Dealing with stubbornness part 1
“My child is becoming more and more stubborn by the day”
This is the experience of many parents around this time.
Let’s look at a fourfold plan to deal with stubbornness.
We are going to use an example of a child who wants a glass object and when you refuse to give it, the child cries till the time you give it.
Firstly, lead with a ‘yes’: If the child asks for a glass object, you may say ‘no’ because it is delicate, it may break and your child may get hurt. But can you let your child explore the same object under some conditions? May be supervised? On a mattress? In a safe way?
Can you say, “Do you want this? Okay let’s play with this. Come on the mattress.”
This will demand more energy and involvement from you but here is the upside.
- The child’s exploration will be smooth
- The child will move on to something else soon
- You are spared from a tug of war and power struggle with your child (which takes up more energy)
- A foundation of cooperation is built in the relationship
- The child doesn’t feel the need to explore with the same object in your absence
- The child will feel that their desires, thoughts and feelings matter, that they matter (this is the most important one)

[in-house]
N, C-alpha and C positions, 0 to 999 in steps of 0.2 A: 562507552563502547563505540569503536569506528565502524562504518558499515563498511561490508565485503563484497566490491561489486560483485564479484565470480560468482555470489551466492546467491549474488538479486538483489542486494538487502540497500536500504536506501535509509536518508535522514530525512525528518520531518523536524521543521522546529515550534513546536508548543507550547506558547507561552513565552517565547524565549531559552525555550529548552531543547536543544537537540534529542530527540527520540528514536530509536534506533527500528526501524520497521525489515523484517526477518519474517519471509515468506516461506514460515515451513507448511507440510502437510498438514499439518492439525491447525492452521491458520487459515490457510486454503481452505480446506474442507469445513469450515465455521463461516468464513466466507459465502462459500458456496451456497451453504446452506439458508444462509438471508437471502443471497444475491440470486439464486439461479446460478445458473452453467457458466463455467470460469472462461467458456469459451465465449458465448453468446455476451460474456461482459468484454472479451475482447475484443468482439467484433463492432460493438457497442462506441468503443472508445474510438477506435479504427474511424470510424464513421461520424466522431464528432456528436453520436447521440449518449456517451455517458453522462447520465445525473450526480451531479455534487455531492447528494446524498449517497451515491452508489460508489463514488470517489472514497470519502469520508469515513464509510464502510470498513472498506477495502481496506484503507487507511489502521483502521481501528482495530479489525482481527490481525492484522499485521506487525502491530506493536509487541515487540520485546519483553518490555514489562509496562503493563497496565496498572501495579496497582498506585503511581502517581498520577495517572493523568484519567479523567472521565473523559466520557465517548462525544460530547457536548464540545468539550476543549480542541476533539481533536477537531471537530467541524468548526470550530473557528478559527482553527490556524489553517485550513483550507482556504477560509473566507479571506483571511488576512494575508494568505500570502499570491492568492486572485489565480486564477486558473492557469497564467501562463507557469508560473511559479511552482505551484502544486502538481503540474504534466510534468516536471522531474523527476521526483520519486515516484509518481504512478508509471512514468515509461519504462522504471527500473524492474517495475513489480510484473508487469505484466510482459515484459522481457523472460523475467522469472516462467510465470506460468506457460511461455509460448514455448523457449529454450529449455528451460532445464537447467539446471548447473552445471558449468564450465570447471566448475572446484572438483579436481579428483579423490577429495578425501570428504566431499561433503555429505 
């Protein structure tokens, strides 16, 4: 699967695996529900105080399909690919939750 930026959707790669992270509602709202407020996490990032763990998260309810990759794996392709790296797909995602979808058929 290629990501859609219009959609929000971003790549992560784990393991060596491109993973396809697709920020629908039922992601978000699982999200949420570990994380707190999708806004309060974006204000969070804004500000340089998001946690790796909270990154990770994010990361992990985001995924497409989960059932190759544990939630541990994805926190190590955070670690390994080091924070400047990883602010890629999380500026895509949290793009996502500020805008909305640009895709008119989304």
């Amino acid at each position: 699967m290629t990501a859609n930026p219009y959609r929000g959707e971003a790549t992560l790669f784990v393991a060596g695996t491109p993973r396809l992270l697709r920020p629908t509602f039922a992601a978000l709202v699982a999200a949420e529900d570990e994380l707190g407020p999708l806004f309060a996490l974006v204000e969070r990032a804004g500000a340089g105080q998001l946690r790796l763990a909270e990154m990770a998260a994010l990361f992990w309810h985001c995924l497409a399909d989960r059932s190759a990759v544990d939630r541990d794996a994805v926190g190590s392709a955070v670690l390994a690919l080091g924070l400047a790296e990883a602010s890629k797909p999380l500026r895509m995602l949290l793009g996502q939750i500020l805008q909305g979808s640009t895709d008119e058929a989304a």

- Self-esteem and self-worth are a direct result of this if it is done consistently
- Your creativity flourishes when you find new ways to make things happen for your child
Secondly, When we call the child ‘stubborn’ or ‘adamant’ or any negative label, this becomes a part of the child’s self-concept and the child shows more and more of that behavior. In the presence of our child telling others that the child is becoming more and more stubborn has the same effect. It has an additional effect of harming the trust in your relationship with your child. Let’s stop labelling our child.
Stay tuned for the other two parts in the next post.
When your child asks to explore something, think about ‘how can I make this happen?’
Observe how creative solutions come to you once you decide to lead with a ‘yes’. Hold yourself back consciously when you feel like labelling your child.